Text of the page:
Don't let the rectangular pattern fool you, it can do more than just create rectangular patterns.Have you ever needed to pattern a feature along a path such a series of holes spaced around the perimeter of a part?
To create a pattern around a path, create a feature such as a hole and a 2D path you would like the hole to be patterned around. Activate the Rectangular Pattern feature and select the hole as the feature and the 2D sketch as Direction 1. You then have the option to enter the number of holes and the spacing between holes, the number of holes and their overall spacing or the amount of holes that will be equally spaced around the 2D Sketch.
I have found this to be a very useful tool at times.
Last week my 4 year old son told me "Mommy I don't want to be a kid anymore". I had to be serious at the time, but inside I was laughing about the irony of it all. I am sure most of us would love to be kids again. This is evidenced by some of the sample models I got from people who use Inventor in their spare time. Check out this toy tank (at 1/35 scale) that one of our QA guys modeled when testing Inventor. I'm sure my son would have fun with that. And one of our resellers in Australia sent me a DWF file ( Download surf_board.dwf ) of a surfboard he is modeling for fun. How cool is that! It's been raining for a over a month in Portland - I could probably use it in my backyard!! -Amy
This year we are giving out really good prizes during the Inventor Beta - iPod Nanos, an XBox 360, 3DconnexionÂ® SpacePilot 3D controllers and the first 2000 people to sign up get a welcome kit with a DVD (in case you want to skip the download), some useful info and a thank you gift.
Beta is a great way to help us ensure a high-quality release, while at the same getting a head-start on what's coming. Just follow these 3 easy steps:
2) âSign Upâ? ! Make sure to enter "INV-E1" in the Beta Code field at the top of your profile, and please check the "Autodesk Inventor Professional" box in the list of Autodesk products towards the bottom. Shortly after signing up, you will receive an email with your password to MyFeedback, Autodesk's Beta testing web portal. (If you have participated in other Autodesk product Beta programs before, you should already have a MyFeedback account. Just click on "User" to update your profile and overwrite any existing beta code.)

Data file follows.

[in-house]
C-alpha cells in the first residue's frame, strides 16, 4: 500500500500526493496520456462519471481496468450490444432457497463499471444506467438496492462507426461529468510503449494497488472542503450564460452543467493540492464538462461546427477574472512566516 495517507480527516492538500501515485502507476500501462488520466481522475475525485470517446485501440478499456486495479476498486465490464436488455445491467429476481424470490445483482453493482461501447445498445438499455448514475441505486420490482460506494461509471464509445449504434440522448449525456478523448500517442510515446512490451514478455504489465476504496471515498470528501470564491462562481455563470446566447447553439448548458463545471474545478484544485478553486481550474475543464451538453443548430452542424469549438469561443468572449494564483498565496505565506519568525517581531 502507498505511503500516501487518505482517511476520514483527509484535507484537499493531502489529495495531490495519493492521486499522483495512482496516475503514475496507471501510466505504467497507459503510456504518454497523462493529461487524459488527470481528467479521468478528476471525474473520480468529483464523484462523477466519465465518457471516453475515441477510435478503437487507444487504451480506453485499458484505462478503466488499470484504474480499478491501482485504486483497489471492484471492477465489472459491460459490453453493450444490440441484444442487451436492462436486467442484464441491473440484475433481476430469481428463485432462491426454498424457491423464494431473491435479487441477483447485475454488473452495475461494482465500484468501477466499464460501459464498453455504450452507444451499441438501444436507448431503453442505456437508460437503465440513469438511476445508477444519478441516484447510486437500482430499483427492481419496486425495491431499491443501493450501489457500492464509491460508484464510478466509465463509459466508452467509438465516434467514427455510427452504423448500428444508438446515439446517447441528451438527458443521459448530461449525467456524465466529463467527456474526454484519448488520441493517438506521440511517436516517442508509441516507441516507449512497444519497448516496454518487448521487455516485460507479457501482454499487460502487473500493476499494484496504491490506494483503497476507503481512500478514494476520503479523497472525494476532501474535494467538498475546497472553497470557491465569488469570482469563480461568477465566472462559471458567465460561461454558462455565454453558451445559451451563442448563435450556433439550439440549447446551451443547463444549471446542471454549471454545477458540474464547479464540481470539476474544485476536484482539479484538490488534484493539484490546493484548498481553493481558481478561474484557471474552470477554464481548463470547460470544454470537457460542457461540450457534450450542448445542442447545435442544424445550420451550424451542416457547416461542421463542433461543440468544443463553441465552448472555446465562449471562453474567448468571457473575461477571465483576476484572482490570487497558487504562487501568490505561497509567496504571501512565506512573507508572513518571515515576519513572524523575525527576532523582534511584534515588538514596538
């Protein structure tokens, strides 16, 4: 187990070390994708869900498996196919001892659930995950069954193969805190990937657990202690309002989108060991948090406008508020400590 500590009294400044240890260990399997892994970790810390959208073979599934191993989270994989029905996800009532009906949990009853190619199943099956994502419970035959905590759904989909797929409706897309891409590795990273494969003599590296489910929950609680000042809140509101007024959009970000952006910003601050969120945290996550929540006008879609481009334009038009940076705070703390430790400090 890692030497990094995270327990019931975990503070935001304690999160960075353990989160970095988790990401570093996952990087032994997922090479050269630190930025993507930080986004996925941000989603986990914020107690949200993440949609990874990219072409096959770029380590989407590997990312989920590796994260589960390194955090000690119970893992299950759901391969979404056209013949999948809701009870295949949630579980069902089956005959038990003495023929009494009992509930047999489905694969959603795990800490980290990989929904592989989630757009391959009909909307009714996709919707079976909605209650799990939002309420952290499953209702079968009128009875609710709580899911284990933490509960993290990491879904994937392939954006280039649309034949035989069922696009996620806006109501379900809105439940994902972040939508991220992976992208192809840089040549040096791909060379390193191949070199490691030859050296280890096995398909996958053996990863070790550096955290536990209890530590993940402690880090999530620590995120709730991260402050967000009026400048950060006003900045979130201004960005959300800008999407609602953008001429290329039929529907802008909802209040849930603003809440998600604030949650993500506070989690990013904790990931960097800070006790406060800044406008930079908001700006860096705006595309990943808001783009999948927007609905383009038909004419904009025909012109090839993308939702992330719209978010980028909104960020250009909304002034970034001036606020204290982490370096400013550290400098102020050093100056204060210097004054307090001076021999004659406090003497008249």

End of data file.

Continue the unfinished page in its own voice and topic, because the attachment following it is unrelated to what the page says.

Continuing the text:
3) When the software becomes available, you will receive another email giving you access to the main Autodesk Inventor Beta website.
Through the use of iFeatures you can save features that can be reused in other designs.These iFeature can contain company standard features that can quickly be inserted into any part file. Depending on the complexity of the iFeatures, there can be several selections to properly place the iFeature. To help others with the proper steps, you can insert a help document that can be opened upon an iFeature placement.
First create a document (Word, DWF, PDF) with the appropriate steps to placing the iFeature. To insert a help document into an iFeature, open an existing iFeature file (.ide) in Inventor and select Insert > Object > Create from File and select the help document for the iFeature. Once a file has been attached you will notice a new object in the browser named 3rd Party. Expand 3rd Party and right mouse button on the newly imported file to select Placement Help. Save the edited iFeature and close the document.
Open a part that you would like to insert the iFeature into and select insert iFeature from the panel bar.Browse to the desired iFeature and select Open. You will notice that if a Placement Help has been attached, there will be a blue icon in the bottom left side of the dialog box next to the help icon. Select the icon to open the embedded document that contains the Placement Help.